Leaders in Cancer Genetics

Stanford's Cancer Genetics Program doctors and researchers have been instrumental in developing many of the leading technologies used to understand, diagnose, test and screen for hereditary cancer syndromes. This expertise allows our specialists to offer you personalized plans for managing your cancer risk.

Cancer Genetics Program
875blakewilburdr-stanford
875 Blake Wilbur Drive
Palo Alto, CA 94304
Phone: 650-498-6000 Getting Here
Maps & Directions
875 Blake Wilbur Drive
Palo Alto, CA 94304
Phone: 650-498-6000 Getting Here

Our Doctors

Care and Treatment of Hereditary Cancers

What Is a Chromosome?

The human body is made up of cells. For example, when you have a sunburn your skin peels, and you are shedding skin "cells." In the center of each cell is an area called the nucleus. Human chromosomes are located in the nucleus of the cell. A chromosome is a structure in the nucleus that contains your genes. Your genes determine your traits, such as eye color and blood type.

How are chromosomes inherited?

The usual number of chromosomes in each cell of your body is 46 total chromosomes, or 23 pairs. You inherit half of your chromosomes (one member of each pair) from your biological mother, and the other half (the matching member of each pair) from your biological father.

Scientists have numbered the chromosome pairs from 1 to 22, with the 23rd pair labeled as Xs or Ys, depending on the structure. The first 22 pairs of chromosomes are called "autosomes." The 23rd pair of chromosomes are known as the "sex chromosomes," because they determine whether someone will be born male or female. Females have two "X" chromosomes, and males have one "X" and one "Y" chromosome. A picture of all 46 chromosomes, in their pairs, is called a karyotype. A normal female karyotype is written 46, XX, and a normal male karyotype is written 46, XY.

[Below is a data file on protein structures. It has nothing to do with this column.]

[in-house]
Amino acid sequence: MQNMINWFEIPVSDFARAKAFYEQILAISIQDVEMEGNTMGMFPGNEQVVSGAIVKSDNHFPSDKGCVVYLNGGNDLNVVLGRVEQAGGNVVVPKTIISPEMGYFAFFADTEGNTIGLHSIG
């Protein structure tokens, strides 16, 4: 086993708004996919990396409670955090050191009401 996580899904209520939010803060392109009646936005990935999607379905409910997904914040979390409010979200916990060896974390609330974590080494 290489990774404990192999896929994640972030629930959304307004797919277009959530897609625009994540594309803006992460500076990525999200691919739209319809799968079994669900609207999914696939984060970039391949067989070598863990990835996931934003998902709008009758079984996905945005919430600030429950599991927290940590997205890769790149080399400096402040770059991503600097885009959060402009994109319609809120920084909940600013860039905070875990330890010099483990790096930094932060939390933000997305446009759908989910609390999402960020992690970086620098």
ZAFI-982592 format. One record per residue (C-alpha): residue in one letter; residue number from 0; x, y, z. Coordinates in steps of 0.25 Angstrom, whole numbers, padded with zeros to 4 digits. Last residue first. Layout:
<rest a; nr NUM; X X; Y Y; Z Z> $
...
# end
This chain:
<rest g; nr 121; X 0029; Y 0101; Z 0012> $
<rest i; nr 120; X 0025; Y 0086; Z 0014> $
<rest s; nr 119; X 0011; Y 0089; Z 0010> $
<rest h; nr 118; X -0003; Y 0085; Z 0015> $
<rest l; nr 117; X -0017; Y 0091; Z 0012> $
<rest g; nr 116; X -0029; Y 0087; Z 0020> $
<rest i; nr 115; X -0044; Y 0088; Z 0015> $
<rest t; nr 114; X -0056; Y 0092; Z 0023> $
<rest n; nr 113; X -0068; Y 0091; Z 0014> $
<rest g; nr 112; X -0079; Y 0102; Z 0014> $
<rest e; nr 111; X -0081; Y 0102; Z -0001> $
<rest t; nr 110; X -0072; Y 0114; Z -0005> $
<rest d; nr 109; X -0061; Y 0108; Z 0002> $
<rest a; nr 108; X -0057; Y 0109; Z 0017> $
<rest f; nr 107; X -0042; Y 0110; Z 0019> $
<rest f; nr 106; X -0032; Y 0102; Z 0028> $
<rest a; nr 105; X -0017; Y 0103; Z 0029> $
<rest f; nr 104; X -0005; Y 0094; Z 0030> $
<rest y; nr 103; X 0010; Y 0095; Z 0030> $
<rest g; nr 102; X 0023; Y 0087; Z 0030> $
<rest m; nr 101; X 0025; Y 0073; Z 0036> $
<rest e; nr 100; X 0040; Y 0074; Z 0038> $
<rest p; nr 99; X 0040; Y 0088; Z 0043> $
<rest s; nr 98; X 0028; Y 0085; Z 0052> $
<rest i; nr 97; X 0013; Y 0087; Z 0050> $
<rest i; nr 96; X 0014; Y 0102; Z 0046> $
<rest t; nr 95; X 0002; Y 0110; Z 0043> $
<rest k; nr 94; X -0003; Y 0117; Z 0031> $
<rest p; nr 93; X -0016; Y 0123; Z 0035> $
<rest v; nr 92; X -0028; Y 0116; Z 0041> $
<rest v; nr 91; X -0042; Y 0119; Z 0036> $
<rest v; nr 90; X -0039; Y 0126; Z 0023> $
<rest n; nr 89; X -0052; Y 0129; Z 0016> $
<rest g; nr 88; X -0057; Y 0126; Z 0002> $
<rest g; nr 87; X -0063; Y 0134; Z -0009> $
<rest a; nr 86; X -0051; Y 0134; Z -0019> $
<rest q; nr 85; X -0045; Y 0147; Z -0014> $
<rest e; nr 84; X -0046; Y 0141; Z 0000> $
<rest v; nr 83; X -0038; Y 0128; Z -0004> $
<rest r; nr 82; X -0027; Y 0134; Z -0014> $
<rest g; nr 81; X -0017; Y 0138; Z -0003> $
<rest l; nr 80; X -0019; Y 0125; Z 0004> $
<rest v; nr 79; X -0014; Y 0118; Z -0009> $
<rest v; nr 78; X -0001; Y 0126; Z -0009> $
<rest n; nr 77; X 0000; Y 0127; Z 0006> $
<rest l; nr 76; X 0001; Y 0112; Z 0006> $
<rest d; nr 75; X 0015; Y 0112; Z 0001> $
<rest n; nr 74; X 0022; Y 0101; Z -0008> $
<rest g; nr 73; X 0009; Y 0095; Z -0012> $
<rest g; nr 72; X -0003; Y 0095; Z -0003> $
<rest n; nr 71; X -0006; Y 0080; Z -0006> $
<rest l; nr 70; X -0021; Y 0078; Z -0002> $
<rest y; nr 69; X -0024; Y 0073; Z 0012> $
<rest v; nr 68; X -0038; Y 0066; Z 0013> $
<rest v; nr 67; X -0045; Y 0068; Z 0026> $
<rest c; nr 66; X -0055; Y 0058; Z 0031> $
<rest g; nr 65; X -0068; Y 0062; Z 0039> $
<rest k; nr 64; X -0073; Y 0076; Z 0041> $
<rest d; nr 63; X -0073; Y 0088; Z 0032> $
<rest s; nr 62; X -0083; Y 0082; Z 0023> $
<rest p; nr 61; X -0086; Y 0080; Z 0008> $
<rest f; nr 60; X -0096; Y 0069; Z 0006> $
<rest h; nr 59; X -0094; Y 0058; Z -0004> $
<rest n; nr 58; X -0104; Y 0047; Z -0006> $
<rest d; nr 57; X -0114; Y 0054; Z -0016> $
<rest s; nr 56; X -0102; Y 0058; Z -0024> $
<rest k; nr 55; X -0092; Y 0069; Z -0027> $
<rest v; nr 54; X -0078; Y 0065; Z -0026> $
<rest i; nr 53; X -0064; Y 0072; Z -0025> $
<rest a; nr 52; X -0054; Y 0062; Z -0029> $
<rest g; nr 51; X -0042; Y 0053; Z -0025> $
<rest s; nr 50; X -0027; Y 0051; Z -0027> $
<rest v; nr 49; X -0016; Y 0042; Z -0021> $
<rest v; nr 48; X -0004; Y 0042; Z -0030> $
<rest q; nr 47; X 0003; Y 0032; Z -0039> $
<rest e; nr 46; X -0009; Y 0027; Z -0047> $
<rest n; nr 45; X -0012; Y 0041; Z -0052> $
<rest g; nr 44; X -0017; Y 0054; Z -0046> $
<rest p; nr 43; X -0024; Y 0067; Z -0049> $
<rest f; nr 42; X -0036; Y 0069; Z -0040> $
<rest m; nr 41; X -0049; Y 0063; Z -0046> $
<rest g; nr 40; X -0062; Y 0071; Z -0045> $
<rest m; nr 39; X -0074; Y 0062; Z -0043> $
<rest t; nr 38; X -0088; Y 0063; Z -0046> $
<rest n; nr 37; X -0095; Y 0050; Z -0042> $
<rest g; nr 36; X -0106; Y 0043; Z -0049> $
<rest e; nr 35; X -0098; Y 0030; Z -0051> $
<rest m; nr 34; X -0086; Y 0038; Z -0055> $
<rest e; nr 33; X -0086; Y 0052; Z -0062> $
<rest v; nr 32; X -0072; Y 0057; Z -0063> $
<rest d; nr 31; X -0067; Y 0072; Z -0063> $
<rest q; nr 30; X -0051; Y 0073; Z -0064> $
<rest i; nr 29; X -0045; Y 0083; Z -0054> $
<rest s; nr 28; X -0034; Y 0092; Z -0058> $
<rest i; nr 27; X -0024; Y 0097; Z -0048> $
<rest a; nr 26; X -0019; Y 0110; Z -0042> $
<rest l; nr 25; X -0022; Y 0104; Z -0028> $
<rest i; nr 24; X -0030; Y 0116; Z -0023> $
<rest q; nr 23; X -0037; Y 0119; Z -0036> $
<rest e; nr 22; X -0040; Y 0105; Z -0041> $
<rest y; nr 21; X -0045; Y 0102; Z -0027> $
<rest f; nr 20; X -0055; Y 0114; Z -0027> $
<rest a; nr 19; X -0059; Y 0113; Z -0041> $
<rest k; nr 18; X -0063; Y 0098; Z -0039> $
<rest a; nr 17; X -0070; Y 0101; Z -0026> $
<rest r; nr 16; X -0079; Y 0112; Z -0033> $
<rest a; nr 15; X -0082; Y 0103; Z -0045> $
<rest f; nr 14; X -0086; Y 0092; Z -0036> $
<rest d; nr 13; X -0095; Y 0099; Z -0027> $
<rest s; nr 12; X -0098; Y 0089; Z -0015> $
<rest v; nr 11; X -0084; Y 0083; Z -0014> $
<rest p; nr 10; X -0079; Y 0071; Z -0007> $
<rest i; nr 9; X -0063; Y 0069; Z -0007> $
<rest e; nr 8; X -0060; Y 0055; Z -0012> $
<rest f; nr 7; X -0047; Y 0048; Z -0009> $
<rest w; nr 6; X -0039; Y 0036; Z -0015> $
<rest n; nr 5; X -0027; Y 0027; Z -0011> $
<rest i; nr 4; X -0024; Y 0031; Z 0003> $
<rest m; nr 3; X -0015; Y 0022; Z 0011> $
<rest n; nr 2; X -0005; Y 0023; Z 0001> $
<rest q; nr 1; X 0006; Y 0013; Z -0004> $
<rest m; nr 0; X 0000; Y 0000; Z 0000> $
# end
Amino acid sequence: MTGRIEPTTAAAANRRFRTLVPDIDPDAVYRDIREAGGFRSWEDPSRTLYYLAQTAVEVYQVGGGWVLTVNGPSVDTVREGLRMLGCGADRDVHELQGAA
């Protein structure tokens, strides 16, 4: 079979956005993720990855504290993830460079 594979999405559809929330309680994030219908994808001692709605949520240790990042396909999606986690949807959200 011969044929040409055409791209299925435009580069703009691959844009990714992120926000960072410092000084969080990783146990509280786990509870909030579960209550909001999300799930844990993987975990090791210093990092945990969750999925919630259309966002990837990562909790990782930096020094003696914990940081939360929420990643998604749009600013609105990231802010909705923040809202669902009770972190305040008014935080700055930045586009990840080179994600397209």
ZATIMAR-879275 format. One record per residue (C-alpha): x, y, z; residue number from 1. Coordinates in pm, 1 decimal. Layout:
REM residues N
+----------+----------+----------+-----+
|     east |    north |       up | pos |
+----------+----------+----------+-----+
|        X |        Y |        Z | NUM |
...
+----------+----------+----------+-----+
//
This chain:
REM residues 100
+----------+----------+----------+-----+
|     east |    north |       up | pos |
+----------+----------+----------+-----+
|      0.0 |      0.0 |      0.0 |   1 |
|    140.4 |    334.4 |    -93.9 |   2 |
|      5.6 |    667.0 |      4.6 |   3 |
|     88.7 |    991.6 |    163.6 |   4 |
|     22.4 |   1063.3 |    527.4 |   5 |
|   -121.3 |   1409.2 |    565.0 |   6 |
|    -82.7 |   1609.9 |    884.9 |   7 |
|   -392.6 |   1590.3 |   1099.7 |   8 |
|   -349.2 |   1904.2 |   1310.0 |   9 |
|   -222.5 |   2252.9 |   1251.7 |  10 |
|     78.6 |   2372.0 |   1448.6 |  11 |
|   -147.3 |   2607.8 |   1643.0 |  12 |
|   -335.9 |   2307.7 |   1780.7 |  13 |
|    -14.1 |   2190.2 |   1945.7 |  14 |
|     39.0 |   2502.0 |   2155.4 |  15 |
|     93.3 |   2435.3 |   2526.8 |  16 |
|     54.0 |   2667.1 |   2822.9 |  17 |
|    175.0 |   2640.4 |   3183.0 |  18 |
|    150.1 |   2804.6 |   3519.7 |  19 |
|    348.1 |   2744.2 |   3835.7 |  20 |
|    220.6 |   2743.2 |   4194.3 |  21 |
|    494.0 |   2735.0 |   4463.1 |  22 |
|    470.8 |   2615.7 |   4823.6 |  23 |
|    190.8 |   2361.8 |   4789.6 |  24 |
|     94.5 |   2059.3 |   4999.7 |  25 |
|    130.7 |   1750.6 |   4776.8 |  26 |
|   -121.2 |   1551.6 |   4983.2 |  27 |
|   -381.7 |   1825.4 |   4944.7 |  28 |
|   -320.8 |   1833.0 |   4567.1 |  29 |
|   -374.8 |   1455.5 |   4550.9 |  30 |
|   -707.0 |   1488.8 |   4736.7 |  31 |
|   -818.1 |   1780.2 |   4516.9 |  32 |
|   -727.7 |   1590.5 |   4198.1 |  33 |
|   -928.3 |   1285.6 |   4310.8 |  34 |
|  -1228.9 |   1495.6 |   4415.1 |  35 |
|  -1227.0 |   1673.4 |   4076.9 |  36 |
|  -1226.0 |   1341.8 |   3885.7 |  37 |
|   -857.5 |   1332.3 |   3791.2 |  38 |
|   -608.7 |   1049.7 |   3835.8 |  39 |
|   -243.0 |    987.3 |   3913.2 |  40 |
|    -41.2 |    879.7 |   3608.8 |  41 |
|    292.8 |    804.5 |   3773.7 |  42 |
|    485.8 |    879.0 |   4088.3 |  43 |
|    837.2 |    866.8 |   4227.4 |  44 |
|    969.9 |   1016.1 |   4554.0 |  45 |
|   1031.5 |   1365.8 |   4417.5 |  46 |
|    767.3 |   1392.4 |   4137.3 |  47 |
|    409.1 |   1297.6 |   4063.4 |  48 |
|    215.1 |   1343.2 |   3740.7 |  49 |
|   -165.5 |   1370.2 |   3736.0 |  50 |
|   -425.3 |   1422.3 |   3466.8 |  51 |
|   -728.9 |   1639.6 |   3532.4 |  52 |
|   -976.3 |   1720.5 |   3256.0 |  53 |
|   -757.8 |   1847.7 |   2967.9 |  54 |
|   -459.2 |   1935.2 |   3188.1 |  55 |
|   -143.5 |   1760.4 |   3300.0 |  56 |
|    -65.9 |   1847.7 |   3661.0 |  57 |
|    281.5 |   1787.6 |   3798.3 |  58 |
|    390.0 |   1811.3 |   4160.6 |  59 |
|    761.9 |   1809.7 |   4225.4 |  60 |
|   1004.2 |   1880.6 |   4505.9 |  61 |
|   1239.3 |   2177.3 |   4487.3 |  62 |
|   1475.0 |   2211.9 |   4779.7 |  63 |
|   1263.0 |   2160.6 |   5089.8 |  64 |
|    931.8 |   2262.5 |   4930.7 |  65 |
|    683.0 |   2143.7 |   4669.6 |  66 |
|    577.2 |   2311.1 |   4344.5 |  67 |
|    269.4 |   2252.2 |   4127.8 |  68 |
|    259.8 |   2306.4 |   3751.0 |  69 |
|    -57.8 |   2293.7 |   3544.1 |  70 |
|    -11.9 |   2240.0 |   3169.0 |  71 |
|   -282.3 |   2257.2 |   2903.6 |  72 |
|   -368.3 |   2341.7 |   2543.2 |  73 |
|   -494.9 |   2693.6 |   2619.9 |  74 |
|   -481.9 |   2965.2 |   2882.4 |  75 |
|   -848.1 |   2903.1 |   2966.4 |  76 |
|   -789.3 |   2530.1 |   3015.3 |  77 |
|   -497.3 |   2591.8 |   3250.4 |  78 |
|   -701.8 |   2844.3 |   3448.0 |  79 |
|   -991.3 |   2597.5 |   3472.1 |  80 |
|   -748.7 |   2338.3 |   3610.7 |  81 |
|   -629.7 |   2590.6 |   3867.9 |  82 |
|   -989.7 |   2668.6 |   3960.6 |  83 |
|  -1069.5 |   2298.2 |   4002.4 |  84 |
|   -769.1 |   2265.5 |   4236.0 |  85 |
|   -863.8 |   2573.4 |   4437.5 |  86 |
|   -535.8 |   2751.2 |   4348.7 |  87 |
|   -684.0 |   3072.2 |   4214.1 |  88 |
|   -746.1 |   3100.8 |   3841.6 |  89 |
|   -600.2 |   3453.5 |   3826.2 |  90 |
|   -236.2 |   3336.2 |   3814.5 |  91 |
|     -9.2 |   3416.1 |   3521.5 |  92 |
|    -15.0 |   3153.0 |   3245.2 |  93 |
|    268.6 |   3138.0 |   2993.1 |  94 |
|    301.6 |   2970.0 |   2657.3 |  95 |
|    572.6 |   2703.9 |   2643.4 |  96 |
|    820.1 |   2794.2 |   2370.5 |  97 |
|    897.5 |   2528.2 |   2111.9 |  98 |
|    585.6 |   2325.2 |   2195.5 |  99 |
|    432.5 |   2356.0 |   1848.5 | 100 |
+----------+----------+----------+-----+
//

Clinical Trials

Clinical trials are research studies that evaluate a new medical approach, device, drug, or other treatment. As a Stanford Health Care patient, you have access to the latest, advanced clinical trials.

Open trials refer to studies currently accepting participants. Closed trials are not currently enrolling, but may open in the future.

Before beginning treatment, ask your doctor about any clinical trials you should consider. Learn more about clinical trials for cancer patients.

For Patients

PREPARE FOR YOUR APPOINTMENT

Review the New Patient Packet for information about:

  • What to expect on the day of your appointment
  • Maps, directions, parking, public transit options, and contact information
  • Other patient resources

Bring completed forms found in the New Patient Appointment Letter and Pre-Visit Questionnaire.

AFTER YOUR APPOINTMENT

See the BRCA Decision Tool which guides the management of cancer risks for BRCA1 and BRCA2 mutation carriers.

MEDICAL RELEASE

Please fax the Medical Record Release Form to your new patient coordinator. The medical release form is an authorization form for external facilities to release medical records to Stanford Health Care (formerly Stanford Hospital & Clinics). 

International Patients
Phone: +1 650-723-8561
Email: IMS@stanfordmed.org

Call us to make an appointment

650-498-6000

For Health Care Professionals

PHYSICIAN HELPLINE

Phone: 1-866-742-4811
Fax: 650-320-9443
Monday – Friday, 8:30 a.m. – 5 p.m.

Stanford Health Care (formerly Stanford Hospital & Clinics) provides comprehensive services to refer and track patients, as well as provides the latest information and news for physicians and office staff. For help with all referral needs and questions visit Referring Physicians.

HOW TO REFER

Fax a referral form with supporting documentation to 650-320-9443.

Please note, though this form is from Stanford Health Care (formerly Stanford Hospital & Clinics), it is also used for all Cancer Center referrals.

Track your patients' progress and communicate with Stanford providers securely online.

Learn More About PRISM »